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RTI partnering with USAID and Government of Bangladesh to ensure quality primary education for all children, including those with disabilities

RESEARCH TRIANGLE PARK, N.C. — RTI International, a nonprofit research and international development institute, is partnering with the Government of Bangladesh to ensure all children, including those with disabilities, have access to quality primary education. Funded by the United States Agency for International Development (USAID), the Shobai Miley Shikhi (“Everyone Learns Together”) Activity is a five-year program working to improve learning outcomes for primary-school-aged children with disabilities in Bangladesh public schools.

Shobai Miley Shikhi will strengthen existing education reforms while introducing innovations to enhance inclusive school environments and instruction; increase the ability of parents, caregivers, and communities to support inclusive education; and strengthen government capacity to plan, deliver, and manage quality inclusive education programs.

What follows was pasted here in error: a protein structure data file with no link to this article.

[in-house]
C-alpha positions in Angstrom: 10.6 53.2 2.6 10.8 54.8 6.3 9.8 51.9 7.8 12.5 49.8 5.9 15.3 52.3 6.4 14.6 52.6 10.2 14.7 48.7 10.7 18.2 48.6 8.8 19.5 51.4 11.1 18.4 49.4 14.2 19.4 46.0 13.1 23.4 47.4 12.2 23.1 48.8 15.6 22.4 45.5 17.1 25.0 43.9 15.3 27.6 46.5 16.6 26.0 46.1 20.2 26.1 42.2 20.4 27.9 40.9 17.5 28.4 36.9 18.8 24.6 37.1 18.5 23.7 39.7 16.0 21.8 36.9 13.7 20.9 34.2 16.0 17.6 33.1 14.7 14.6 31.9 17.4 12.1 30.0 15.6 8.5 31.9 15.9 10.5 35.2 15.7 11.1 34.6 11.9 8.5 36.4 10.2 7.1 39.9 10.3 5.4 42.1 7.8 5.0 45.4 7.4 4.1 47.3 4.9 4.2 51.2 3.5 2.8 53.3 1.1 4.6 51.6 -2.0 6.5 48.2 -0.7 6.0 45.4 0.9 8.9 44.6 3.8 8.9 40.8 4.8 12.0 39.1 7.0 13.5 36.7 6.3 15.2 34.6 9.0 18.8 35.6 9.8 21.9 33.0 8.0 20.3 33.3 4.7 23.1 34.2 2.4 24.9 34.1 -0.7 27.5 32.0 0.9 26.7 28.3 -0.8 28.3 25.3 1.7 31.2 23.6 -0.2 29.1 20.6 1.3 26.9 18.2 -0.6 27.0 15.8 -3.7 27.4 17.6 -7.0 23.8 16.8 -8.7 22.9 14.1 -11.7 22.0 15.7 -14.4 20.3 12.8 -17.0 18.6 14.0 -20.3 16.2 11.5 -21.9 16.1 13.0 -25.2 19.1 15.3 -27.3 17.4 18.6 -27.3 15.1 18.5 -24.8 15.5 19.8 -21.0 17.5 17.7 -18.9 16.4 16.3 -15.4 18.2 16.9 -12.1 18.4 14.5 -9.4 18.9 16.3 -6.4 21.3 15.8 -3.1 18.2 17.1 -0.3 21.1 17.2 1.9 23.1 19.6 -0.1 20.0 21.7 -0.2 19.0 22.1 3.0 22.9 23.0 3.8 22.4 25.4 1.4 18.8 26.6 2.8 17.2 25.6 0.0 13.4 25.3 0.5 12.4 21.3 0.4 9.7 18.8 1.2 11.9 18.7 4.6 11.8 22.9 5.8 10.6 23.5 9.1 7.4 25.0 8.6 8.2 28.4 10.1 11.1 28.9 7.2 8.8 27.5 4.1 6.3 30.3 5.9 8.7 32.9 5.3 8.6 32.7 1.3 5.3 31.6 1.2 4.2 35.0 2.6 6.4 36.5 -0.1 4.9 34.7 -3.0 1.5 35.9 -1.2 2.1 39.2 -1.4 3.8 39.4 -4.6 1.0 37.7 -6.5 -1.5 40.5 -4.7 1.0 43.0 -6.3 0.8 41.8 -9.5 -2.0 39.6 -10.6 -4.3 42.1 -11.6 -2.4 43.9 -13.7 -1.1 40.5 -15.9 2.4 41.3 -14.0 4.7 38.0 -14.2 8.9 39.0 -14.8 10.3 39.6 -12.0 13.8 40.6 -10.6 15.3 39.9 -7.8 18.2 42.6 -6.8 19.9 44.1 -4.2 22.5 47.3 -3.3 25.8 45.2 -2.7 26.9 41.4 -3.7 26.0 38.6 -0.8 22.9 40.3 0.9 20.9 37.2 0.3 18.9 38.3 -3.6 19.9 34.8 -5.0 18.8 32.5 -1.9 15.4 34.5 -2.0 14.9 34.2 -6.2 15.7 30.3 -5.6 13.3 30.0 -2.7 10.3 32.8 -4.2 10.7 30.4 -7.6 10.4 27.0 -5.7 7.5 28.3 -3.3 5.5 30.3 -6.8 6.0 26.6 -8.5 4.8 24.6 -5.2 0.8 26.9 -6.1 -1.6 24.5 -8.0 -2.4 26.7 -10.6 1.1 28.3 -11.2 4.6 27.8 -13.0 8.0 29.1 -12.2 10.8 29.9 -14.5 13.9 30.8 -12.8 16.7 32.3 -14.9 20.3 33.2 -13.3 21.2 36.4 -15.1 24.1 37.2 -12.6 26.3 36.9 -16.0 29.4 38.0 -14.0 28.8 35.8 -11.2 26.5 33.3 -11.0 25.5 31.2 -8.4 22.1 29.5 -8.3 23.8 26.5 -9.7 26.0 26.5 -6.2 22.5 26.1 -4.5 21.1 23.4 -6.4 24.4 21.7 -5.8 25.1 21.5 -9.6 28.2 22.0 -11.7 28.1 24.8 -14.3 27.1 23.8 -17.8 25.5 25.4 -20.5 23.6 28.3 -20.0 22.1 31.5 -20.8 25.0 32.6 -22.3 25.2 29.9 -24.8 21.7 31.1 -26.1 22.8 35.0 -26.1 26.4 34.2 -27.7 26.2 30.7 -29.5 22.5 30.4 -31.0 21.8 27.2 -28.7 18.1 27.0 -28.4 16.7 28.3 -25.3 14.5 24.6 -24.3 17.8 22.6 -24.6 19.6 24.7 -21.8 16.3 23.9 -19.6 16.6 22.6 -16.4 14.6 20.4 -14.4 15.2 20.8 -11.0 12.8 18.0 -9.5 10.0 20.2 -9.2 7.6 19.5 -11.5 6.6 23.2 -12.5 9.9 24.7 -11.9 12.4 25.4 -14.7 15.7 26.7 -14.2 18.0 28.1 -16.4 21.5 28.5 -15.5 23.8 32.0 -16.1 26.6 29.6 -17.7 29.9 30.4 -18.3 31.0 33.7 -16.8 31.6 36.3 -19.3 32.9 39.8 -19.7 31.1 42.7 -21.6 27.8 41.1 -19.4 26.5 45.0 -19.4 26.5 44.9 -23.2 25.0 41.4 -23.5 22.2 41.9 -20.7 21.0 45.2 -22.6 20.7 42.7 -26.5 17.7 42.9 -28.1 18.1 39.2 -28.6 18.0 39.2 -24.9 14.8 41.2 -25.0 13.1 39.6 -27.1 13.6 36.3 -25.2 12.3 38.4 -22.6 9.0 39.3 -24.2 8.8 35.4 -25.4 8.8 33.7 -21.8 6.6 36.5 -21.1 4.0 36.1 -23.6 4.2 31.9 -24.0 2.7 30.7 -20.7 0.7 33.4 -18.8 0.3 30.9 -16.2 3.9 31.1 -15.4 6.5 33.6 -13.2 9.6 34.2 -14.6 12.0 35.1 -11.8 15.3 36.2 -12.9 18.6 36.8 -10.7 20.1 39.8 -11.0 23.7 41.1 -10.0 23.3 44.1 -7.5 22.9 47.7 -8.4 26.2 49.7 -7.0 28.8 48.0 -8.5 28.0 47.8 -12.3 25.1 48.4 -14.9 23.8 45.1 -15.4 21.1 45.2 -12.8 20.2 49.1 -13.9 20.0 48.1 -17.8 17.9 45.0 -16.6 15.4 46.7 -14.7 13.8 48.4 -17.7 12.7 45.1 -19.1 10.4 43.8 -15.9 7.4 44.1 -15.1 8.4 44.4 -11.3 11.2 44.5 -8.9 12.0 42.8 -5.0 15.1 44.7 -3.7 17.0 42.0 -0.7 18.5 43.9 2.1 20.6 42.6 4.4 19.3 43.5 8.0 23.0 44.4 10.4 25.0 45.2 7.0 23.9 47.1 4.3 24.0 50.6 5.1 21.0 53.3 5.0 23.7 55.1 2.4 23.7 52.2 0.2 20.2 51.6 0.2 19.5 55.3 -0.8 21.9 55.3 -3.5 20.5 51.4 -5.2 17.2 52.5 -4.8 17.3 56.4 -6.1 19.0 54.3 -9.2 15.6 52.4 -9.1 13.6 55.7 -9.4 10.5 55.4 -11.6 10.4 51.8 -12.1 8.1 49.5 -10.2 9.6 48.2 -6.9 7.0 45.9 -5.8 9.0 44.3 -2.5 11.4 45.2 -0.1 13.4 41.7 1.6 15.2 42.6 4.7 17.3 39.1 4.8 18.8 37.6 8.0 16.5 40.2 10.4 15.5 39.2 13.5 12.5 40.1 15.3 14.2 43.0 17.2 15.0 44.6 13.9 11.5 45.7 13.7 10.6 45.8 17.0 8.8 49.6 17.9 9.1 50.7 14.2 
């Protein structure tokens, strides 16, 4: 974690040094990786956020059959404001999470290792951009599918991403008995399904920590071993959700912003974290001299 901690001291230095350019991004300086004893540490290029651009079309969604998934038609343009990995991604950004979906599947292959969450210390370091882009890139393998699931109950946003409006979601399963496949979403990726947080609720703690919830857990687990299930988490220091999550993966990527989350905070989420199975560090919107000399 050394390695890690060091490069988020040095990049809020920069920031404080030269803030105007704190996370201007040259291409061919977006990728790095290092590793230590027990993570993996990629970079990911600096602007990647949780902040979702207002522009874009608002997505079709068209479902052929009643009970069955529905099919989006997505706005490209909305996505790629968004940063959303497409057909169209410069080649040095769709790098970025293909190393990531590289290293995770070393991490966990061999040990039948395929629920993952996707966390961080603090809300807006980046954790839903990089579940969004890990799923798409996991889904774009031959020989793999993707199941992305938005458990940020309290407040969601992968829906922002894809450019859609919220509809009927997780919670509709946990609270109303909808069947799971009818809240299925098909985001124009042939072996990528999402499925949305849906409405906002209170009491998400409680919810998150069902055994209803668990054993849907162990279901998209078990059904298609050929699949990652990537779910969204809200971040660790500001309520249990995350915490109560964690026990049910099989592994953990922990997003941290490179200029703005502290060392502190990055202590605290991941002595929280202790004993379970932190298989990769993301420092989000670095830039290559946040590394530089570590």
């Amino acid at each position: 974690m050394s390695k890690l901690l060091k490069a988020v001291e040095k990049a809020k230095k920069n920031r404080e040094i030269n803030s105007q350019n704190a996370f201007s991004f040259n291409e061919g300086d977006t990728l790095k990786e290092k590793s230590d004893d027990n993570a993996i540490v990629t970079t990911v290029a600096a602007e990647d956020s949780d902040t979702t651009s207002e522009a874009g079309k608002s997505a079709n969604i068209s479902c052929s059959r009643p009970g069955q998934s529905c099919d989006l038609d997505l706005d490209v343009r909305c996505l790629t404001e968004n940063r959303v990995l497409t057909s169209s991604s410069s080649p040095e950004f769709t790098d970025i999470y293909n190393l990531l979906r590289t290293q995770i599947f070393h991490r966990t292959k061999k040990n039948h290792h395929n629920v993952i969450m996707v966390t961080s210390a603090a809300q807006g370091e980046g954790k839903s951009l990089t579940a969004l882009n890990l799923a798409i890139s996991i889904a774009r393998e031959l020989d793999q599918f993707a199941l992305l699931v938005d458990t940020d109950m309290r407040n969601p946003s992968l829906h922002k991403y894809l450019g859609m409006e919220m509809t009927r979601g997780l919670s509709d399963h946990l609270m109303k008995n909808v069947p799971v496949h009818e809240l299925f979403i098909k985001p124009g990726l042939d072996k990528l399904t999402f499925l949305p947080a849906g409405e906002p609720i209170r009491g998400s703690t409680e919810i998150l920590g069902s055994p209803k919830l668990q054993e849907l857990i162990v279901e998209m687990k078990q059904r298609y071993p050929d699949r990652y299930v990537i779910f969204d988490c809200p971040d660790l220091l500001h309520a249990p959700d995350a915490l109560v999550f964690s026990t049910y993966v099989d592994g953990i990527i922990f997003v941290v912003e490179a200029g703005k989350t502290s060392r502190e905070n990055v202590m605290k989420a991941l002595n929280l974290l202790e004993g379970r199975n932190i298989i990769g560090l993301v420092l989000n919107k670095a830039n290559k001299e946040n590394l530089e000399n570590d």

Embodying the “nothing about us without us” principle — meaning that persons with disabilities are included in the decision making about the program—the Activity will be collaboratively implemented by the Directorate of Primary Education, local Organizations of Persons with Disabilities, Save the Children, Inclusive Development Partners, the Center for Disability in Development (CDD) and the National Grassroots Disability Organization (NGDO).

“We are excited to work with the Government of Bangladesh on this new project to make the Bangladesh education system more inclusive and responsive to the needs of children with disabilities,” said Dr. Jordene Hale, the project’s Chief of Party. Working together with local partners, we will also build an integrated and collaborative research agenda that provides the relevant and timely information needed to inform inclusive education policy and practice. The planned research agenda will help fill critical gaps in understanding what interventions are effective and scalable in improving learning outcomes for children with disabilities."